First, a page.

So I read up on "Diffie-Hellman" key exchange which to my knowledge is a way for two parties to create a "shared secret" but I don’t really know if this is a public key or a private key or something else entirely.
When I look up how Tor works, many videos use the analogy of the locked box. We establish an entry node, relay node, exit node (call them A, B, C). I send a locked box to A who unlocks it and inside is another locked box with a message included, "send this to B." A sends this box to B, who unlocks it and sees another locked box with a note, "send this to C." B sends the box to C, who unlocks it and sees a message, "Fetch the contents of somewebsite.com" (the final request).
I don’t know if this analogy makes sense or if it’s even accurate.
Is this key exchange something that is done with the client and each of the three nodes, and that is how I am able to encrypt the message several times? Or is there some other algorithm used instead? I see that Tor uses RSA but I’m still unclear on how it all works together.
Trying to understand what is going on. It would help to see a minimal example using the actual encryption techniques.
One way to secure a password in the database is to hash it with salt i.e. appending a random string to the password and then hash it and store the value.
Does encrypting the
password || salt then hashing it make it more secure? Is it really necessary (or can I skip the encryption part)?
I am looking for a cross-platform way to encrypt credentials I need to send to a client.
I know encrypted zip archives leak metadata and can be tampered with, but how strong is the encryption cypher?
zip -ejr "/path/to/folder.zip" "/path/to/folder"
I am new to GPG so I may be going about this all wrong. I have some files I would like to encrypt symmetrically using AES256, but I want to sign them with my GPG key. I need to automate this process however so I’m using
--batch and I pass the symmetric key after
--passphrase. Since it needs to be automated, I’ve disabled passphrase caching by following the steps here. However, this means my script has no way to pass in the passphrase for my GPG private key. My script will be piping the files to gpg so passing the passphrase to gpg via stdin is also not an option.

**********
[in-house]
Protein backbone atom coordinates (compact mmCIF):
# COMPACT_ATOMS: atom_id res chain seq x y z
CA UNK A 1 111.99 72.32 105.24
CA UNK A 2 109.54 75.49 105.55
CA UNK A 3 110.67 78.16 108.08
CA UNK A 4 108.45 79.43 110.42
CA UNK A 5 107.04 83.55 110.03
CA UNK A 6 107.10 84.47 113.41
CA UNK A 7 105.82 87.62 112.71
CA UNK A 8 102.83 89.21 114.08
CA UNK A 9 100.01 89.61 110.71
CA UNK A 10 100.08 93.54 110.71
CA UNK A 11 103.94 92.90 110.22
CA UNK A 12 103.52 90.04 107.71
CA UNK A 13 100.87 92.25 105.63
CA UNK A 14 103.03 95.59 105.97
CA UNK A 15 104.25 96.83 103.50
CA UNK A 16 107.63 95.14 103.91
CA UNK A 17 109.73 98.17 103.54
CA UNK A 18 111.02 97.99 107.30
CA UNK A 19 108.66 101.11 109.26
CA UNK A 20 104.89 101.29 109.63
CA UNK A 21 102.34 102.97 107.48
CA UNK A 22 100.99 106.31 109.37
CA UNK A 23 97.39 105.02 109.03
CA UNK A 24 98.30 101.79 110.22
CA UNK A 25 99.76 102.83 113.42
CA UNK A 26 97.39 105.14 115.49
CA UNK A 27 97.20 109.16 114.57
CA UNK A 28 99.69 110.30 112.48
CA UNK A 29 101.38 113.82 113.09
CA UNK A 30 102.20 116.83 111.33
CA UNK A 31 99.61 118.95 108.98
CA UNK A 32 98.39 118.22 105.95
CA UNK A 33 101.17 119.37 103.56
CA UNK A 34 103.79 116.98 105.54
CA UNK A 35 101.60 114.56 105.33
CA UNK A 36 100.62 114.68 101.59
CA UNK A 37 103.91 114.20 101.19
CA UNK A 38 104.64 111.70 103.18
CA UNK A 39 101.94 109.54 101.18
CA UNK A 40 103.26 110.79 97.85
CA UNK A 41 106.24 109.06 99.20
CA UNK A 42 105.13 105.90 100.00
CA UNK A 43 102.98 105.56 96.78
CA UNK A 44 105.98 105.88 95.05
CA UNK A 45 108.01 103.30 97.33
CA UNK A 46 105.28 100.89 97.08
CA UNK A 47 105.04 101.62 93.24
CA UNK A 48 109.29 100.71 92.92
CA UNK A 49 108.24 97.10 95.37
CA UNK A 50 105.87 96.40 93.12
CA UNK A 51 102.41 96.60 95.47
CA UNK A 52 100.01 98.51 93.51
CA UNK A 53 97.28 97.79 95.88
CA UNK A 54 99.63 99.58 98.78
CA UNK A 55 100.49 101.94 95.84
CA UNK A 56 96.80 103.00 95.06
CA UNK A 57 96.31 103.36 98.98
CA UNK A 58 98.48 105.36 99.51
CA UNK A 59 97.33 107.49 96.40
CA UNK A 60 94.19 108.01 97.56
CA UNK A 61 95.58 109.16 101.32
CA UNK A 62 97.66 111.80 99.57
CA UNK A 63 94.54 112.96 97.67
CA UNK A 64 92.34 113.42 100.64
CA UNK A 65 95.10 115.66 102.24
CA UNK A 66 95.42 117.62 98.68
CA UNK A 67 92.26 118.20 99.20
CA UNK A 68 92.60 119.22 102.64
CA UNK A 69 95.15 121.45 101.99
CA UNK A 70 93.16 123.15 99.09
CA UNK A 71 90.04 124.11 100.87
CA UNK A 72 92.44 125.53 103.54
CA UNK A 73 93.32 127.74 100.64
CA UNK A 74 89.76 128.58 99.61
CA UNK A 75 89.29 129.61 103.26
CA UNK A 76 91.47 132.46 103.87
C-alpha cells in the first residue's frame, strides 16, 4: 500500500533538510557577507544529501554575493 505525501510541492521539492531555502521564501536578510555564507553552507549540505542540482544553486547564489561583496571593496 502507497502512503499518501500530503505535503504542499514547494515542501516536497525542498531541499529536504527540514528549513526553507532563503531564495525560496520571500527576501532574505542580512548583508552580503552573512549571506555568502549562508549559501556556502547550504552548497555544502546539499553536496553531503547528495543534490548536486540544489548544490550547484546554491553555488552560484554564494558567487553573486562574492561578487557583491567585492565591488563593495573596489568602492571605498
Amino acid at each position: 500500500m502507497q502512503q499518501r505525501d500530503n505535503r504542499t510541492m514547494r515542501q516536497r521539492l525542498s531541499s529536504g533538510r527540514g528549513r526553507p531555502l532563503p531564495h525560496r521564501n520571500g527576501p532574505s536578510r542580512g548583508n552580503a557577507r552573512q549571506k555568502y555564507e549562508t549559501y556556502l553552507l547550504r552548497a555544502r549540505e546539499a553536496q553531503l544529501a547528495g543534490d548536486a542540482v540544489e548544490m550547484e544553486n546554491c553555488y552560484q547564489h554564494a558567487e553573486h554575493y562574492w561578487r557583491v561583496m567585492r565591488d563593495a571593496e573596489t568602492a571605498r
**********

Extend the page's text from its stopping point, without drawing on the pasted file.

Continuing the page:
If there is no reasonable way to pass both the AES password and private key passphrase, I might consider doing this in two steps, with gpg symmetrically encrypting and then a second round of gpg for signing. It seems excessive though, considering gpg can clearly do this in one step if one passes the private key passphrase interactively.
For reference, I’m using gpg2 exclusively and don’t care about backwards compatibility with gpg 1.x.
Here is the command I’m currently using for encryption. It encrypts and signs as expected, but I can only pass it the private key’s passphrase interactively in the text-based dialog "window".
gpg2 --batch --passphrase <my-long-symmetric-password> --sign --symmetric --cipher-algo AES256 plaintext.txt
I want to encrypt a JSON file while exposing its interface (the name of the object fields) in clear text.
Since this exposes part of the content of the file, my guess is that an attacker could use this to hack the encryption key.
Are there encryption methods that can circumvent, or at least be safer for cases like this?
I am mostly convinced that knowing part of the content of an encrypted file can make attacks easier, but I do not know if there is a technical term for such conditions or how to evaluate if some algorithms are safer or not. So far I am specially interested if using
gpg would be OK.
How would you design a server/client system where a client is granted a key to encrypt/decrypt data, but the key could be revoked/redistributed by the server? Data encrypted prior must still be readable with the new key.
A simple scenario:
- Client wants to send a document to a server
- Client encrypts the document with some client-side credentials and sends to server
- Server receives document and stores in database
- Client requests document, receives, then decrypts. The roundtrip is complete.
Now, suppose the client credentials are compromised and key used to encrypt/decrypt data is stolen. The client changes their password, etc, but the key that can decrypt incoming data is still an issue.